New Yorkers apparently loved the taste of the low-calorie beer. But “Rheingold couldn’t sell it,” said the son.
The beer never quite captured the assertive image traditionally associated with and coveted by largely male beer drinkers.
‘Tastes great. Less filling’
Owades, facing no objection from Rheingold following the failure of Gablinger’s, brought the light beer concept to Peter Hand Brewing of Chicago.
There, it was marketed as Meister Brau Lite, a low-calorie version of their flagship brand Meister Brau.
The new owners rebranded the product Miller Lite and threw the full weight of their marketing muscle behind Owades’ innovation.
It slowly built a cult following among working-class enclaves of the still heavily industrialized Midwest — as Miller Brewing executives allegedly learned in the course of their due diligence while purchasing Meister Brau Lite in 1972.
“Meister Brau Lite wasn’t doing well,” said Koch. “Except there was an anomaly. It was doing well in the blue-collar bars on the South Side of Chicago — White Sox territory.”
Similar versions of the story cite other working-class communities in the region.
The Miller execs asked men at the bar why they liked Meister Brau Lite.
A selection of Miller Lite and SideKick Extra Pale Ale are shown on ice for party in Chicago in June 2013. (iStock)
“Because it tastes great and has less filling, they said,” according to Koch. “The light bulb went off from there.”
The new owners rebranded the product Miller Lite and threw the full weight of their marketing muscle behind Owades’ innovation, most notably with an ad campaign featuring a who’s who of macho male celebrities and athletes of the era.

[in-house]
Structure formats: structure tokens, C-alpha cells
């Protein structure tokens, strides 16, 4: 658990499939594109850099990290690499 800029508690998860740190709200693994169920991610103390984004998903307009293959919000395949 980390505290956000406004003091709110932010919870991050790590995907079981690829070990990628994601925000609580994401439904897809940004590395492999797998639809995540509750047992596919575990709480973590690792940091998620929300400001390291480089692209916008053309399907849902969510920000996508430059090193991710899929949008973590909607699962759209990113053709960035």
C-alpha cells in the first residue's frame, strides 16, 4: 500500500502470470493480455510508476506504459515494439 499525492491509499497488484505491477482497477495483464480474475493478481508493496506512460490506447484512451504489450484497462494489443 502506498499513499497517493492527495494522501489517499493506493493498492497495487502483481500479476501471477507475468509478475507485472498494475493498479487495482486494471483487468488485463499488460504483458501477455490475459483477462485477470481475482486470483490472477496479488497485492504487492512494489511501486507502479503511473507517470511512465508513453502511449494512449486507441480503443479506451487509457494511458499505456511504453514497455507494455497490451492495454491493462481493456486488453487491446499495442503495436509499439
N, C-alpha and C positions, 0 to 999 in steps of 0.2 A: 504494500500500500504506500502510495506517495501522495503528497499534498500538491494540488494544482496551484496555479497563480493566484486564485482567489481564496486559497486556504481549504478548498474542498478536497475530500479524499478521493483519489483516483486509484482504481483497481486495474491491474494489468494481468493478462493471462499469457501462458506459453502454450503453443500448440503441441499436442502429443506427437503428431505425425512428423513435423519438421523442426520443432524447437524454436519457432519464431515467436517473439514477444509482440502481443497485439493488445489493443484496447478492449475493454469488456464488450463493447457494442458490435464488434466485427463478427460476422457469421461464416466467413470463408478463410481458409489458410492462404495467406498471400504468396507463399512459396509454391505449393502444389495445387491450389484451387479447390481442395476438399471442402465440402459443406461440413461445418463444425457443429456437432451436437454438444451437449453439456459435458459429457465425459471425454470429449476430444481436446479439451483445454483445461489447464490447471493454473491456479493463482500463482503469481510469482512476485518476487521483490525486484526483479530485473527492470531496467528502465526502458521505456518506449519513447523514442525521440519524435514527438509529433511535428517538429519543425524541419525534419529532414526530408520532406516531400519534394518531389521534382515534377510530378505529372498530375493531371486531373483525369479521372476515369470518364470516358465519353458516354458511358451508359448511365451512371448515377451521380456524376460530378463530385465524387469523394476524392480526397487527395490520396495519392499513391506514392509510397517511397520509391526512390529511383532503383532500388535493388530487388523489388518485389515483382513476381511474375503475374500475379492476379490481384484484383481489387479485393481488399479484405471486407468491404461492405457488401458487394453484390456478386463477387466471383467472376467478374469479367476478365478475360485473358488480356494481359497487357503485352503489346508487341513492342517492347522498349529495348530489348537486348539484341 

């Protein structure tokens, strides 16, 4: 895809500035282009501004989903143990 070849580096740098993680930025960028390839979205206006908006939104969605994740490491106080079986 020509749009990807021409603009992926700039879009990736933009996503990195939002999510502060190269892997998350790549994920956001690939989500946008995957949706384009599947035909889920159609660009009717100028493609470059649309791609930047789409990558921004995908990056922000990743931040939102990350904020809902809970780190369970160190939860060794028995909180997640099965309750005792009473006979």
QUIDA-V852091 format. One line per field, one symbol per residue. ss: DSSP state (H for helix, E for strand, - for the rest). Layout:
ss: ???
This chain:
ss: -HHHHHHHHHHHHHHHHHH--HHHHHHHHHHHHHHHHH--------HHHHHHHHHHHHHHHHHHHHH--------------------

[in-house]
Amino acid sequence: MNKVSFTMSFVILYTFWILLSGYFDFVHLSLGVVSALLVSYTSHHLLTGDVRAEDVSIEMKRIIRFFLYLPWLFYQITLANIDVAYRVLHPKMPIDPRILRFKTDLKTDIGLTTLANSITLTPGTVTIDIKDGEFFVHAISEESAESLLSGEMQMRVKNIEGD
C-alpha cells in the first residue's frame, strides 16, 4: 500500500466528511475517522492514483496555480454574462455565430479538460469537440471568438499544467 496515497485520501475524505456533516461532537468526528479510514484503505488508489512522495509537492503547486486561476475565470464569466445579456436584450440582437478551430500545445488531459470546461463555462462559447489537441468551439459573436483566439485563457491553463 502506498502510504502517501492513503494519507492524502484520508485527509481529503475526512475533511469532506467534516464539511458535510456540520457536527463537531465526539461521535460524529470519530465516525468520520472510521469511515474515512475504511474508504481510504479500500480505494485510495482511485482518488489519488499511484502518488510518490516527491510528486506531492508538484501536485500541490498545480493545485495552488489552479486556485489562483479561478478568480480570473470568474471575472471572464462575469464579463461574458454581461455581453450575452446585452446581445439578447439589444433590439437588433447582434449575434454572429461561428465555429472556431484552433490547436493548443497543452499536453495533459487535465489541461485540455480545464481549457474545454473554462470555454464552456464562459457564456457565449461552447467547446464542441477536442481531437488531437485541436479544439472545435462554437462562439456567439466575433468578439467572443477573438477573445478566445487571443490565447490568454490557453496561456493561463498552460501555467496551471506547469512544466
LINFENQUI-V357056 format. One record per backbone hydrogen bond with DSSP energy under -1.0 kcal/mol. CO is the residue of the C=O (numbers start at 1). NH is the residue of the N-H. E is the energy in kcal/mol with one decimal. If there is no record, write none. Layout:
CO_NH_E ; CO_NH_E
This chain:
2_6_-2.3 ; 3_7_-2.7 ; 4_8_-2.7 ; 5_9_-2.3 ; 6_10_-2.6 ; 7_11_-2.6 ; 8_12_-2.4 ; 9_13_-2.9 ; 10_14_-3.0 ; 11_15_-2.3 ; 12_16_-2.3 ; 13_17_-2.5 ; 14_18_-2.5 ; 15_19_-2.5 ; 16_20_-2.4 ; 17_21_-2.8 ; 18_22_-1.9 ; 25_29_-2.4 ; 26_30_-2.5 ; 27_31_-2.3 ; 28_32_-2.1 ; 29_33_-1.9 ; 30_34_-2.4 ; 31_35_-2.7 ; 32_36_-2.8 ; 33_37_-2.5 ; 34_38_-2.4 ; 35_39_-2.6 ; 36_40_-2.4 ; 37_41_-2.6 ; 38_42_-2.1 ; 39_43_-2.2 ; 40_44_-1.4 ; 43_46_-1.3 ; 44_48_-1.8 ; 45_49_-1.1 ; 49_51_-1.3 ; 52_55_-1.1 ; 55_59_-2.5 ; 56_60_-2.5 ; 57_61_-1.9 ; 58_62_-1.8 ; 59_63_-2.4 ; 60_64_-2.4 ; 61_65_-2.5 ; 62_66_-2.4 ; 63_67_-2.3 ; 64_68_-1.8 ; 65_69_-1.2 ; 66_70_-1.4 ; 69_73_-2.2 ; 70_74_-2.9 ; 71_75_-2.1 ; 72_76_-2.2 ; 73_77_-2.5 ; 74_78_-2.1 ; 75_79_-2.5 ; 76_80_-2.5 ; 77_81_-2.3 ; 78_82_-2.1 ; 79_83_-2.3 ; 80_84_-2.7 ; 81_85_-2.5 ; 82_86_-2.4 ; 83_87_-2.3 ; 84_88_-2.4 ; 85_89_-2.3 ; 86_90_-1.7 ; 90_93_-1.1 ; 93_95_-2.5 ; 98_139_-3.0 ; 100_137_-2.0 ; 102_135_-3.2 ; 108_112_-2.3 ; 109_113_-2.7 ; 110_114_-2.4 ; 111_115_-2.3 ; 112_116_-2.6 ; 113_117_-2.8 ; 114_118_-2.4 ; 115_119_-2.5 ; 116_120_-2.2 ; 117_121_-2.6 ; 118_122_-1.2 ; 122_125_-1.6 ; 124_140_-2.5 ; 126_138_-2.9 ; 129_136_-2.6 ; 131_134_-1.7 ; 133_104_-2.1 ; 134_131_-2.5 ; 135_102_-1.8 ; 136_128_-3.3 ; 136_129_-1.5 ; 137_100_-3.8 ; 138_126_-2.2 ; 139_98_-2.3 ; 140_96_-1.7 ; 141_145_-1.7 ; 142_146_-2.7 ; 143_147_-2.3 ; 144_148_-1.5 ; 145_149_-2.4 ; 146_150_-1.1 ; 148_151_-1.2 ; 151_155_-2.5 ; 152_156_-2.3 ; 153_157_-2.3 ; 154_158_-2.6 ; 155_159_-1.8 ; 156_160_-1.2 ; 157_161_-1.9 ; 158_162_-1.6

Athletes, celebrities and fans argued in a series of ads over Miller Lite’s greatest quality.
Former NFL star Bubba Smith starred in one early ad, touting his brawn on the football field before effortlessly ripping the top off a can of Miller Lite with his massive, meaty paw.
Legendary Chicago Bears tough guy Dick Butkus starred alongside Smith in another spot, growling, “We’re not just a couple animals who can only play football.”
The campaign developed the pithy tagline “Tastes great. Less filling” — as athletes, celebrities and fans argued in a series of ads over Miller Lite’s greatest quality.
In the 1980s, sports fans in packed arenas across the country began parroting the debate by the tens of thousands. One half of the ballpark yelled “Tastes great!” — while the other half barked back, “Less filling!”
It was marketing gold. Miller Lite had gone viral.
Light beer remains a largely American phenomenon, say industry experts.
Owades’ innovation had finally met its moment.
America embraced the more muscular image of his reduced-calorie beer and never looked back.
Cans of Miller Lite are shown on display at the Miller Lite Beer Hall, created by MAC Presents, at the Governors Ball on June 3, 2016, in New York City. (Photo by Craig Barritt/Getty Images for MAC Presents)
The other big breweries quickly joined the light beer movement.
Today, the top-three selling beer brands in the U.S. are Bud Light, Miller Lite and Coors Light. Light beer remains a largely American phenomenon, say industry experts.
Owades, ironically, was not a beer drinker.
“He didn’t love alcoholic beverages as a concept,” said his son. “To him, it was an interesting science problem to solve. He had an expert palate and nose. But he was not somebody who loved beer.”
Yet generations of Americans have loved — and still love — the beer he created.